He narrowed his choice to the west bank of Matagorda and Lavaca Bays. From the shore line, a direct route could be laid out to the lands of Western Texas where it was anticipated that sites might be secured for the colony. The village of Port Lavaca was considered. However, the hazards of navigation through and over the sand and mud bars in Lavaca Bay dimmed its promise as a haven. Had deep water been available, Port Lavaca would have been ideal. Its situation on a high bluff, and its consequent freedom from swampy terrain and flooding by storms were definite advantages. But, too often were vessels grounded on Lavaca Bay.

The prince then looked over the point of land where Lavaca and Matagorda Bays join. Perhaps it would be better described as a bulge in the shore. Being below Gallinipper Bar, which was the most troublesome of those en route to Lavaca, this spot called "Indian Point" had water of sufficient depth to permit sailing vessels to anchor near the beach and have their cargoes and passengers lightered. Vessels that could enter Matagorda Bay through Pass Cavallo could come to Indian Point without difficulty.

Actually situated on an island, Indian Point was separated from the flat mainland bay by a string of small, brackish lakes, all connected by shallow bayous. The long, narrow island was composed of a low ridge of fine, white, crushed shell which had been formed by wave action through the ages. It was clean. Even heavy and prolonged rains were not troublesome, as the firmly packed shell provided a natural all-weather surface. There was little wood, and no safe drinking water, other than that collected from rainfall. Nevertheless those two drawbacks did not deter Prince Karl from deciding that the Indian Point area would be the most suitable beginning for the long road into Western Texas.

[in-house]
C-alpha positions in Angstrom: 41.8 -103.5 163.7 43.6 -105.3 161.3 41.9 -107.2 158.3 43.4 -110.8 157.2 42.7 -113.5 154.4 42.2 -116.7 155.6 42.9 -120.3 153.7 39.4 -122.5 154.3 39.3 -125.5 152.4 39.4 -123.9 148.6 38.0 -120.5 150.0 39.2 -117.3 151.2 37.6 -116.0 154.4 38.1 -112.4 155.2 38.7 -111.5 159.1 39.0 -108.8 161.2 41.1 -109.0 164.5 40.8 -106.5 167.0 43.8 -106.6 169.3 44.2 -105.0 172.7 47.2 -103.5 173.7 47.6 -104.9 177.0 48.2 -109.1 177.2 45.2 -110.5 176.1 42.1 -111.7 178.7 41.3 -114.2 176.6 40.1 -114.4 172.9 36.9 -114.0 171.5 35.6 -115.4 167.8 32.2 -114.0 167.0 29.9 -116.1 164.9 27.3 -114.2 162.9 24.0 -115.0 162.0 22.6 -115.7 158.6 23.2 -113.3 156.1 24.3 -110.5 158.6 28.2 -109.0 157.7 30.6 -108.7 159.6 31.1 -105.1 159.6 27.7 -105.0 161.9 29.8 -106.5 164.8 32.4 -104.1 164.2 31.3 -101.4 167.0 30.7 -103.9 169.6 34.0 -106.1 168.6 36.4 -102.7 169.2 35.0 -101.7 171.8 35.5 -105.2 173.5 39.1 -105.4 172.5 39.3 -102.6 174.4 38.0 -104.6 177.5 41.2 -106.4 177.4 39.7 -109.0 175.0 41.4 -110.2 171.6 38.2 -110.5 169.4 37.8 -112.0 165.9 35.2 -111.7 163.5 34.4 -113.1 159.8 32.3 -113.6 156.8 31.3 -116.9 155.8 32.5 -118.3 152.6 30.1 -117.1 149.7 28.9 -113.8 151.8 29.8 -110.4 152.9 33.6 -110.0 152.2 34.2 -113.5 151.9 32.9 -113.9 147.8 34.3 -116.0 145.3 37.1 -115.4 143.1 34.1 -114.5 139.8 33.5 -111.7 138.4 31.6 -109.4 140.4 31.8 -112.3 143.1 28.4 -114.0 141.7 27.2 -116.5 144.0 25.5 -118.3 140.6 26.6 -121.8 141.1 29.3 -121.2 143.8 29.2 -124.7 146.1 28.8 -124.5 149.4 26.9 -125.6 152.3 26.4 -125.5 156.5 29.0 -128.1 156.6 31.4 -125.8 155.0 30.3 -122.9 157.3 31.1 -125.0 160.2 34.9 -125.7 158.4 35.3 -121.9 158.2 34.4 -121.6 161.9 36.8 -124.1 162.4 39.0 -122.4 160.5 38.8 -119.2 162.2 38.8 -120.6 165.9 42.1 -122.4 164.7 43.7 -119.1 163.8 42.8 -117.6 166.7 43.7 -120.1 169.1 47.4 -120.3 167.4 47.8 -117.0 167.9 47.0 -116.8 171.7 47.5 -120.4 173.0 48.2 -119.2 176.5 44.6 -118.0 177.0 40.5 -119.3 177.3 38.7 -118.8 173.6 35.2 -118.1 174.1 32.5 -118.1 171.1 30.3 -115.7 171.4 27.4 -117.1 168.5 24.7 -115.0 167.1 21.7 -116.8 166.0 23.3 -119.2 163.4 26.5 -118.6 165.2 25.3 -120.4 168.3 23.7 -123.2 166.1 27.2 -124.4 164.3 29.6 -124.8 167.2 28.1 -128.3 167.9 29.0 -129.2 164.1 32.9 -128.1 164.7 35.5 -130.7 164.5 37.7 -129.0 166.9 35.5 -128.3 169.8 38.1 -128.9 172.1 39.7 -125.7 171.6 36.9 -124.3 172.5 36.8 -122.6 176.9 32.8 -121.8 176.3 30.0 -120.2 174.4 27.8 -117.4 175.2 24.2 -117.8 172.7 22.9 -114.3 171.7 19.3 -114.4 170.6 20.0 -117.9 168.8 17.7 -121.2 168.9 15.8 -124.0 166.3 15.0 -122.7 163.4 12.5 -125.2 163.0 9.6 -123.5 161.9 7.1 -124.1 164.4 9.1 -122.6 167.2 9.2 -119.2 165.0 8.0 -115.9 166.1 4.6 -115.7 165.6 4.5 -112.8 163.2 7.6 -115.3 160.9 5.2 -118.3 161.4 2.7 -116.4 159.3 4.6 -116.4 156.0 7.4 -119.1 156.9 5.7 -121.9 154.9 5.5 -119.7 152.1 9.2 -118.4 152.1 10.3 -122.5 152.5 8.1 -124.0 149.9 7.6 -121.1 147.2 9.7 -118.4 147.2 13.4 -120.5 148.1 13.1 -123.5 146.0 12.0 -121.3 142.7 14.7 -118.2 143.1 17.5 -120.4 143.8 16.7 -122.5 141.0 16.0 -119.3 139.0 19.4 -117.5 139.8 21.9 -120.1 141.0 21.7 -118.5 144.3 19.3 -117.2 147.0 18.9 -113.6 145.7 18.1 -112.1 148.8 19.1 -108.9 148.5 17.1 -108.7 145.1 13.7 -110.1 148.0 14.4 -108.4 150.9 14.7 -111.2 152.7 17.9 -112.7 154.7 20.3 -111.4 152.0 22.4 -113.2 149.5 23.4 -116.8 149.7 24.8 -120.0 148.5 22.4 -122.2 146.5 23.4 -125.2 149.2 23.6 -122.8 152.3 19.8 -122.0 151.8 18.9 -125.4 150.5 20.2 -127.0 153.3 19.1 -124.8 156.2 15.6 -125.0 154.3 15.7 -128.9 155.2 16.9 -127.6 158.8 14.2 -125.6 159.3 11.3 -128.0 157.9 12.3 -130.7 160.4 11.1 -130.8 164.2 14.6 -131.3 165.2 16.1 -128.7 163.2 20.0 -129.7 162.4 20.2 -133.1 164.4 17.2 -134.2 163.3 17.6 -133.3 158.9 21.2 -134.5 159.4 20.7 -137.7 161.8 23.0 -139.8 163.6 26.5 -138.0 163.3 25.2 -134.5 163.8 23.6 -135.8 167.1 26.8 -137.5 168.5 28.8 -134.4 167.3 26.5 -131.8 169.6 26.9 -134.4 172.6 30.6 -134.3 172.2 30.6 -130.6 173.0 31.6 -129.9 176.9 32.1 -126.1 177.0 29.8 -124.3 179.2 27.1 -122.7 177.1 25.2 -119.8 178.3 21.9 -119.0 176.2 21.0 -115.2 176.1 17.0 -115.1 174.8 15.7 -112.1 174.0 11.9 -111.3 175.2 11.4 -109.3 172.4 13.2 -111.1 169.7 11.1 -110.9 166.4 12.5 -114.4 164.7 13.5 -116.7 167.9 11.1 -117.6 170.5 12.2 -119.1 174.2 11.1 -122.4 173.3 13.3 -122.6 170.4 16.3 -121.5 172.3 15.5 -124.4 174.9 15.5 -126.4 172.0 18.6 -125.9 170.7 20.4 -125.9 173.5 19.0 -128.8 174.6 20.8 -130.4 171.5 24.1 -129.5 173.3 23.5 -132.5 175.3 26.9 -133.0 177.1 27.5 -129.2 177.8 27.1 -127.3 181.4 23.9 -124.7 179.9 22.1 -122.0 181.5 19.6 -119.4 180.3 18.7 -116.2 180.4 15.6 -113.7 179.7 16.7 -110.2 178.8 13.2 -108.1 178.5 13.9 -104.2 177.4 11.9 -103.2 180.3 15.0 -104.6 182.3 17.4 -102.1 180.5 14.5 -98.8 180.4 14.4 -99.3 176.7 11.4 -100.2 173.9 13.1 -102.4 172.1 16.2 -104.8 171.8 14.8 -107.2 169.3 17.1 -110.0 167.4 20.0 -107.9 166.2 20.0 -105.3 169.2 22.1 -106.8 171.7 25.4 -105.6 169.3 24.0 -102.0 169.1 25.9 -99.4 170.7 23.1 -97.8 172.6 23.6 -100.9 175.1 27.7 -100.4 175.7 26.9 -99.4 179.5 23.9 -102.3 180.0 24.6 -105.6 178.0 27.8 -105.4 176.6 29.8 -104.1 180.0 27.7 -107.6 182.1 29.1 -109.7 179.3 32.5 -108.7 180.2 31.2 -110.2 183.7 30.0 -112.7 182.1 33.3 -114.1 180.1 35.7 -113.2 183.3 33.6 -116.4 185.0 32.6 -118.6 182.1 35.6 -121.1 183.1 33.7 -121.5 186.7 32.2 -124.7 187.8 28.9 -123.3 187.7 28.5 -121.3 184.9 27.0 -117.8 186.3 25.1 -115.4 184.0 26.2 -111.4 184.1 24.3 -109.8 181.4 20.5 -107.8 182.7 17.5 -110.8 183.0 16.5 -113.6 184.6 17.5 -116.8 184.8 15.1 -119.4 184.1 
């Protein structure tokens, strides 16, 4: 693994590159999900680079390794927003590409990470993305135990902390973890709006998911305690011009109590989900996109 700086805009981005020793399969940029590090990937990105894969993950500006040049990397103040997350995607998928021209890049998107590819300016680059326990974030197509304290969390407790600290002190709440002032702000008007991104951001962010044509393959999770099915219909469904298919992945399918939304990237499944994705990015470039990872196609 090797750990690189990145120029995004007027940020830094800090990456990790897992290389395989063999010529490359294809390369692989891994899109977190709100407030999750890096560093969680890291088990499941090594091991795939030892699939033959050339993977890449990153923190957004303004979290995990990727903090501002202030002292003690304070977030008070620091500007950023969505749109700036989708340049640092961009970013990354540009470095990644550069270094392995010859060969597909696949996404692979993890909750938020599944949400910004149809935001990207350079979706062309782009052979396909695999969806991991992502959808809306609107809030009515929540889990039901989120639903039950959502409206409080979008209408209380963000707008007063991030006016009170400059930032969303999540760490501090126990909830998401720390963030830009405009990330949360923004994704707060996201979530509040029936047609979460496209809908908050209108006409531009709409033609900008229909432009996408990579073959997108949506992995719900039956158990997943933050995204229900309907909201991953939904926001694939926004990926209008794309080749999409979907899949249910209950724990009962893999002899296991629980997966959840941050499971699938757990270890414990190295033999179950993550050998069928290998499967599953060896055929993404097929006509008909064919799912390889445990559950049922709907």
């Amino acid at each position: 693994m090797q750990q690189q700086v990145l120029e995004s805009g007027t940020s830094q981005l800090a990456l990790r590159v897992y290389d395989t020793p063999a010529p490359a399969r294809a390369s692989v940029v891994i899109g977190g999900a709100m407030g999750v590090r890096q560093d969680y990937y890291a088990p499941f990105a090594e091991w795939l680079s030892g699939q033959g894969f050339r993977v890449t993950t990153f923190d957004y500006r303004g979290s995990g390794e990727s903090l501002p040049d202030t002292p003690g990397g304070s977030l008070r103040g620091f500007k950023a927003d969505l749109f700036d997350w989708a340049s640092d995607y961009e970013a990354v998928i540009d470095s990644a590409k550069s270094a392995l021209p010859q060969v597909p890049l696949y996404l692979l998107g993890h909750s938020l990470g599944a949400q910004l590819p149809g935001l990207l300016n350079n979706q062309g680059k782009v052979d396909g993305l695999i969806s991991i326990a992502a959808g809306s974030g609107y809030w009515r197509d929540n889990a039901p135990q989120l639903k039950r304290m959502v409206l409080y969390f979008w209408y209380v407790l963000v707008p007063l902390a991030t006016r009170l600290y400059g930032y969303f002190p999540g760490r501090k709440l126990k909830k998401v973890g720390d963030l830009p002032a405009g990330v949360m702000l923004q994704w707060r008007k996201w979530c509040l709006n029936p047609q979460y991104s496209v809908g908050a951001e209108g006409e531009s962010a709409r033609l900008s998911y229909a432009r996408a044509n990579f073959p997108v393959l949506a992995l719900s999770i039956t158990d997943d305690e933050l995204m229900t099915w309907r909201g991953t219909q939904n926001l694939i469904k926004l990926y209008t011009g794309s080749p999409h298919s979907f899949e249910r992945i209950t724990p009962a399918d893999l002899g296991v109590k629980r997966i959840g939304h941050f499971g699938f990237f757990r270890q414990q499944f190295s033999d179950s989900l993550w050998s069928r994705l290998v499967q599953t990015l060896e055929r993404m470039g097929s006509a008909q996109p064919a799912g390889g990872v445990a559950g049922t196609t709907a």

Samuel Addison White held title to the land at Indian Point. Survey had been made in 1842, after which White built a small house there. Sensing opportunity for development of the property, and personal profit, White was receptive to overtures from the prince. He agreed to permit the landing and encampment of German immigrants a few hundred yards southeast of his residence.

Neither Prince Karl nor Samuel Addison White was ready for the reception of colonists when the brig Johann Dethardt arrived in Galveston on November 23, 1844. After a short layover, the brig sailed for Pass Cavallo and Matagorda Bay. That vessel was followed by other vessels arriving on December 8, December 14 and December 20, 1844.

That first Christmas in Texas, thousands of miles from home, was a frightening experience for them. They had been grievously misled by the Verein. There was no place to go. There were no buildings on the bay to house and protect them from the cold wind and rain of Texas "northers".

Those families were the vanguard of the great migration that was to bring many thousands of Germans to Texas during the next three decades. As a nineteenth-century port city, Indianola was the epitome of robust American free enterprise, Texas style. Starting out as a ramshackle, pestilence-ridden, temporary camp of German immigrants in December 1844, by 1846 the first organized permanent settlement was surveyed and lots were sold.

Quickly recognizing her unique position on the deep water of Matagorda Bay at its confluence with Lavaca Bay, energetic merchants streamed in from the Southern and Eastern United States. They came to take advantage of the only spot on the Texas coast where wagon trains to and from the interior could drive right to the fine shell beach for loading onto and unloading from sailing ships, and later steamers, from as far distant as Western Europe.

After establishment of the town of Indian Point, growth was phenomenal. Churches and schools were organized, residences and hotels were erected, and stores of all types soon offered a complete variety of merchandise and service. Placement of the United States War Department's Army Supply Depot and Wharf there assured the permanence of the port.


Chihuahua Trail

One of the great boosts to Indian Point, known as Indianola after February 1, 1849, was the opening of the Chihuahua Trail to the Far West and to Chihuahua, Mexico.